It was decided to equip the Norwegian line infantry and light troops should be equipped with kammerlader rifles. The same day, the 18 bore (lødig) kammerlader Model 1849 was adopted. The guns were manufactured in Norway by the Kongsberg Arms... Read more ...
The Kammerlader became general issue
It was decided to equip the Norwegian line infantry and light troops should be equipped with kammerlader rifles. The same day, the 18 bore (lødig) kammerlader Model 1849 was adopted. The guns were manufactured in Norway by the Kongsberg Arms Factory, by A. Francotte in Liege, Belgium and Crause in Herzberg in present-day Germany. Production in Norway started in 1850 after the production of Model 1846 was finished. Model 1846 and 1849 are fairly similar, and only minor details and markings distinguish them.
As a result, the Norwegian Army's armament was among the most modern in the mid-1800s. Only Prussia, who equipped their troops with von Dreyse's needle gun, was a few steps ahead. However, Norway was the first equipped the entire line infantry with breech-loading firearms.
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Most old military longarms had sling swivels, but their original leather slings are usually long gone. Replica firearms are rarely sold with slings, but making a sling that fits you and your musket or rifle is pretty simple. This article shows you how to do it.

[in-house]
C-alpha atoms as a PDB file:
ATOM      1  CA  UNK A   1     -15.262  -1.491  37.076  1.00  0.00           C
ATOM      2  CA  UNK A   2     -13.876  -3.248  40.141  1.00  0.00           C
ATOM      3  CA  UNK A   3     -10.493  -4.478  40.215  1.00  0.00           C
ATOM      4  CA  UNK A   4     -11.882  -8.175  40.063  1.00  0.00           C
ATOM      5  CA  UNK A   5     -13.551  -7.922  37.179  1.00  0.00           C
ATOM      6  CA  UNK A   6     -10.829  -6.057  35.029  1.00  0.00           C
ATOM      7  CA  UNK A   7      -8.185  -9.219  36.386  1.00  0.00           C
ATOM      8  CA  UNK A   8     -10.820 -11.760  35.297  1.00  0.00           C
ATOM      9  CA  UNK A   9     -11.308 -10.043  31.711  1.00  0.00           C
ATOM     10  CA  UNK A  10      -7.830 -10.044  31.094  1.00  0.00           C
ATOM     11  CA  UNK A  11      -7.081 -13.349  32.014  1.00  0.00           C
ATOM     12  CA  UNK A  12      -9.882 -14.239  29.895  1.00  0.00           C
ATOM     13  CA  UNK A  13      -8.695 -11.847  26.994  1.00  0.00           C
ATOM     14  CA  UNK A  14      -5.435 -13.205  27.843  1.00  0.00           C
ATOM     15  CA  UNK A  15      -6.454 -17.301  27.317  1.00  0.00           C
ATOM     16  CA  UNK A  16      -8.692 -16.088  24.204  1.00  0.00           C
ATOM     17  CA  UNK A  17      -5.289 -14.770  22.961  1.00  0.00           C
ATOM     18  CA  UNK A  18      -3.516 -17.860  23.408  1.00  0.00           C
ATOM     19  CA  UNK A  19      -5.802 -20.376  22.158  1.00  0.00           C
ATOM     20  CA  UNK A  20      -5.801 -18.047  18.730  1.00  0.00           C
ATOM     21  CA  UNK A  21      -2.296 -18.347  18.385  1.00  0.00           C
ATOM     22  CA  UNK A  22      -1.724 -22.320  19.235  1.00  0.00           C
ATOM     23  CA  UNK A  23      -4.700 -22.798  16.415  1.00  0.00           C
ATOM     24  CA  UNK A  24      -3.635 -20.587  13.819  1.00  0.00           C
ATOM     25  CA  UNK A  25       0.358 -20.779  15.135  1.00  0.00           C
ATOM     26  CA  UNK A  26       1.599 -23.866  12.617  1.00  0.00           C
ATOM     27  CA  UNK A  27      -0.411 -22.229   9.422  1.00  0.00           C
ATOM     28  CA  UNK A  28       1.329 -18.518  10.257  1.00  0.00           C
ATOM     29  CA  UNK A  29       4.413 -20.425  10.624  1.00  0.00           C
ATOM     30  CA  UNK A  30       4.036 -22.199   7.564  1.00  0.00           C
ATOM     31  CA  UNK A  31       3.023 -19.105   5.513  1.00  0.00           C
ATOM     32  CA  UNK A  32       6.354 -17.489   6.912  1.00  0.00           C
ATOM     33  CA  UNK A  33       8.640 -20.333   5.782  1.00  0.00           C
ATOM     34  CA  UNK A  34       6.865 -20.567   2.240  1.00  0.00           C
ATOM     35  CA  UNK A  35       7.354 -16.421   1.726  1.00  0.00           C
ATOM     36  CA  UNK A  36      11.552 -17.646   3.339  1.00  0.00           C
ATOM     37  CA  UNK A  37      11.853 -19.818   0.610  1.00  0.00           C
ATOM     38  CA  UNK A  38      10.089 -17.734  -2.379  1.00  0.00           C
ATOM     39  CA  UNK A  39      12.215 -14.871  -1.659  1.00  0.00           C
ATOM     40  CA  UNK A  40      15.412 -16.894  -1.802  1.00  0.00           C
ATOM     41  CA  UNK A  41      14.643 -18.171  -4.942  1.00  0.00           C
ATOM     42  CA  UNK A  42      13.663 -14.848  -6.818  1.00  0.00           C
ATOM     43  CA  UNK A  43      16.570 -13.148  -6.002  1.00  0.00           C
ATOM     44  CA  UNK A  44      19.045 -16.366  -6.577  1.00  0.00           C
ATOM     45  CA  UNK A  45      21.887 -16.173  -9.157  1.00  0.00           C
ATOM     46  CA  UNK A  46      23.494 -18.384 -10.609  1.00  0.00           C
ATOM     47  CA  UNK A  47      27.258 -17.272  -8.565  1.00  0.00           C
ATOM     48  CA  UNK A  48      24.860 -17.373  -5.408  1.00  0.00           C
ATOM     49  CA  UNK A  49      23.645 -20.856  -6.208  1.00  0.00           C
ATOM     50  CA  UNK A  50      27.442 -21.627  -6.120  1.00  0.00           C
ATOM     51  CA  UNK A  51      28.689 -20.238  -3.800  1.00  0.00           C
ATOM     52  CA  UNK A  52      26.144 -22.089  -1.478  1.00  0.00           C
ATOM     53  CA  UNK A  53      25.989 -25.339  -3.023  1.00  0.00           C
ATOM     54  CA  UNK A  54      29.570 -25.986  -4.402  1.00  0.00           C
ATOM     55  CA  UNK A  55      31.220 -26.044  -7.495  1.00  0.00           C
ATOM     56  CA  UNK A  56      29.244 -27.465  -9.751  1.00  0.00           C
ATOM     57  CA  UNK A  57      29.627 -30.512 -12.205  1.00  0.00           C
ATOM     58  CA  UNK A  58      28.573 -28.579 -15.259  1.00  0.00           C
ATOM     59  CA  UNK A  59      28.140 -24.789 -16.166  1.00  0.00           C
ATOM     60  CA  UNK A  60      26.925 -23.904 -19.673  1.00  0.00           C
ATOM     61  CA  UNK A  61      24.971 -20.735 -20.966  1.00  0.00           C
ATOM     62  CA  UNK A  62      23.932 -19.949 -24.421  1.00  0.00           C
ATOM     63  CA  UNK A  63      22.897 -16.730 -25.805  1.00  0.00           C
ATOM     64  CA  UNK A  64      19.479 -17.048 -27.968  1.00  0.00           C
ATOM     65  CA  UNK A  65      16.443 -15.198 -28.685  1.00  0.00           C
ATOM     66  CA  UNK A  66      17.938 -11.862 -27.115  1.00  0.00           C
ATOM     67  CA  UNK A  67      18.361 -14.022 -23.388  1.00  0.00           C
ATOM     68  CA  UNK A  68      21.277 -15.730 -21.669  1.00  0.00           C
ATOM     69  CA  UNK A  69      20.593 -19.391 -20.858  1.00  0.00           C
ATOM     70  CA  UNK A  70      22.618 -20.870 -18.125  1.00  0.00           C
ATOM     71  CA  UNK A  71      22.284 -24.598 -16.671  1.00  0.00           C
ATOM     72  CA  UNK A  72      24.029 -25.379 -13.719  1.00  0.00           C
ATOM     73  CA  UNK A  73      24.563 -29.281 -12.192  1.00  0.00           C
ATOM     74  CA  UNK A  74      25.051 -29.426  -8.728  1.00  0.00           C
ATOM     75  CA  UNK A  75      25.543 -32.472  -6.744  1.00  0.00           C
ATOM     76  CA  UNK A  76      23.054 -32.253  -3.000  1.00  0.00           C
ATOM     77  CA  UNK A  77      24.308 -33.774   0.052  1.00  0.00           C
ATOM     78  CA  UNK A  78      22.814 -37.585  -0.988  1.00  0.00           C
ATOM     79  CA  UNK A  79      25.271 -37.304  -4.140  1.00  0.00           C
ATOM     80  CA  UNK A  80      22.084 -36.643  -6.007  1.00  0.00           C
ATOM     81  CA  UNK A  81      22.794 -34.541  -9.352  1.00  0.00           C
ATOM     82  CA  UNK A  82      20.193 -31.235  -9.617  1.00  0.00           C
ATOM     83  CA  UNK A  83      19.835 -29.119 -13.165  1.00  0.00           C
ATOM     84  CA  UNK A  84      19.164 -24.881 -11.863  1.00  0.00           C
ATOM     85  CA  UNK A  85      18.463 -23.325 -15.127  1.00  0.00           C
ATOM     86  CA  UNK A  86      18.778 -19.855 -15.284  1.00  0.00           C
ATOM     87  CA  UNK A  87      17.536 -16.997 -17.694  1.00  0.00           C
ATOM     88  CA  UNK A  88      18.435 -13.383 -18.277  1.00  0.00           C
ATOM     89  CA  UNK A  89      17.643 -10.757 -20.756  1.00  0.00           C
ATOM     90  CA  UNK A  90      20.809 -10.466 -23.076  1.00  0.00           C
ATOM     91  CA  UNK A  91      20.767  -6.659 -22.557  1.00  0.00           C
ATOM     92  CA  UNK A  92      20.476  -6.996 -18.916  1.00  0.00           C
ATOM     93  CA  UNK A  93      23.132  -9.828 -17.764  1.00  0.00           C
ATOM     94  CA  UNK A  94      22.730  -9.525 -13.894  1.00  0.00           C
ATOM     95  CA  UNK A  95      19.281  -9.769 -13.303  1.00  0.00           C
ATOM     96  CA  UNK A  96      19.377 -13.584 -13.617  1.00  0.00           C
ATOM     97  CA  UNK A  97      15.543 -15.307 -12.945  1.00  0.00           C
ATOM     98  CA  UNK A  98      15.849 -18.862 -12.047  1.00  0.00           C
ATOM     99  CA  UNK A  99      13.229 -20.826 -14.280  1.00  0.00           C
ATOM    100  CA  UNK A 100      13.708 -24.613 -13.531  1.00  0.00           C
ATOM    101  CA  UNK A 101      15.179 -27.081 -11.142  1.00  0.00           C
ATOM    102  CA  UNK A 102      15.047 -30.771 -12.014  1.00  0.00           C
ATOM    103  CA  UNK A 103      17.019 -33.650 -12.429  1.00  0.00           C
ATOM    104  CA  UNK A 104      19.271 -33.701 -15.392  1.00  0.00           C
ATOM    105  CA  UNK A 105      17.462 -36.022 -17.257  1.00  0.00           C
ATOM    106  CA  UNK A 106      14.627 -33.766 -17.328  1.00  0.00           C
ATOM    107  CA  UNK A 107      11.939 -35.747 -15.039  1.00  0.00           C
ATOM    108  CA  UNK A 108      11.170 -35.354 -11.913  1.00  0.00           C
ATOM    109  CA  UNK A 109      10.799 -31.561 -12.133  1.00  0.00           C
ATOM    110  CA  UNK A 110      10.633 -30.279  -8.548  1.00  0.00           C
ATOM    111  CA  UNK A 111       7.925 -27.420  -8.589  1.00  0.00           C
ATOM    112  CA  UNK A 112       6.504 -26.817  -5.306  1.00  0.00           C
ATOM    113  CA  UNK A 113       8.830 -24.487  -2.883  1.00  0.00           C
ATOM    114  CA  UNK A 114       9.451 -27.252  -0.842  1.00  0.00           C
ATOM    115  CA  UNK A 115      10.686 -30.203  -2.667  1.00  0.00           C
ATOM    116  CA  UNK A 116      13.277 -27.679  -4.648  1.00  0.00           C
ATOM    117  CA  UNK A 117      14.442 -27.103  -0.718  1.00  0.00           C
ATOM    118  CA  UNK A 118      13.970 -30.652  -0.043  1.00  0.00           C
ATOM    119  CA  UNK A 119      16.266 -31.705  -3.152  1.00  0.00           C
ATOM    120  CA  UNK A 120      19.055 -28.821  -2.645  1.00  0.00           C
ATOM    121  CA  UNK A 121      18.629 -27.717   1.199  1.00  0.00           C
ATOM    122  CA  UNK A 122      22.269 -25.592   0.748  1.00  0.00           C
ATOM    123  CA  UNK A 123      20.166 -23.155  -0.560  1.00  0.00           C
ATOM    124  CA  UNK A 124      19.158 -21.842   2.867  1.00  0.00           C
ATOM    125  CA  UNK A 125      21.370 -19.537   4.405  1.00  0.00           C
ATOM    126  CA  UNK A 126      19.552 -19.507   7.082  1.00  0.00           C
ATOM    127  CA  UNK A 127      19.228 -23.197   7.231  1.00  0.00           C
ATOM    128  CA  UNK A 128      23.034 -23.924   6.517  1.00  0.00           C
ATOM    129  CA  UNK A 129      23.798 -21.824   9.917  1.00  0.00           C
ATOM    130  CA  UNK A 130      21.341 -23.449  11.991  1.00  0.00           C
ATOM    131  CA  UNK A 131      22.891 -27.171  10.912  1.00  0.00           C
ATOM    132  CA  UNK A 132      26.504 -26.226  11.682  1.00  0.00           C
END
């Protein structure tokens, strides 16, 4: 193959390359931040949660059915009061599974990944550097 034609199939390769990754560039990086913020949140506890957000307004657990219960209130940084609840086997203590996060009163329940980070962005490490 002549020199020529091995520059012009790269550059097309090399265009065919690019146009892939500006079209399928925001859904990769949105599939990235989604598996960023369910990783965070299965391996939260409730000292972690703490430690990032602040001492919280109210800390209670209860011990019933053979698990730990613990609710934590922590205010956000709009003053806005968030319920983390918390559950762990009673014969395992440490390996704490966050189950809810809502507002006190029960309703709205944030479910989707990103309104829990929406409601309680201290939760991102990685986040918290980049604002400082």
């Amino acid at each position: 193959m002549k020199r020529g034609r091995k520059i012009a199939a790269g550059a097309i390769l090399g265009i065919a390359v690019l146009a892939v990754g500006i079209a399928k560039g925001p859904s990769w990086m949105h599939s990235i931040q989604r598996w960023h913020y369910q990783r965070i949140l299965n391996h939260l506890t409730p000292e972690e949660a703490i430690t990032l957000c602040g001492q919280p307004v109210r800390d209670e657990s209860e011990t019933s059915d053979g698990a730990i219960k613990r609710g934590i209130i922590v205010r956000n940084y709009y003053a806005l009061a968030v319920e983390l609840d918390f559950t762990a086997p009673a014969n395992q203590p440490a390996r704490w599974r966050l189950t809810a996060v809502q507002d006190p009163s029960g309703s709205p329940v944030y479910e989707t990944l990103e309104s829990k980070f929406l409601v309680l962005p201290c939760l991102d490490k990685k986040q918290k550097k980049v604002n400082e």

Norwegian mountain man Jo Tjøstolsson Kleppe (1794–1884), also known as Jo Gjende, was a legendary reindeer hunter and a crack shot. A hermit for the better part of his life, he lived a lonely life in his cabin at Gjendeosen in Jotunheimen (The Home of the Giants) – a mountainous area in southern Norway. He had the reputation of being a crack shot, and the practiced every day by taking a shot or two with one or more of his guns.
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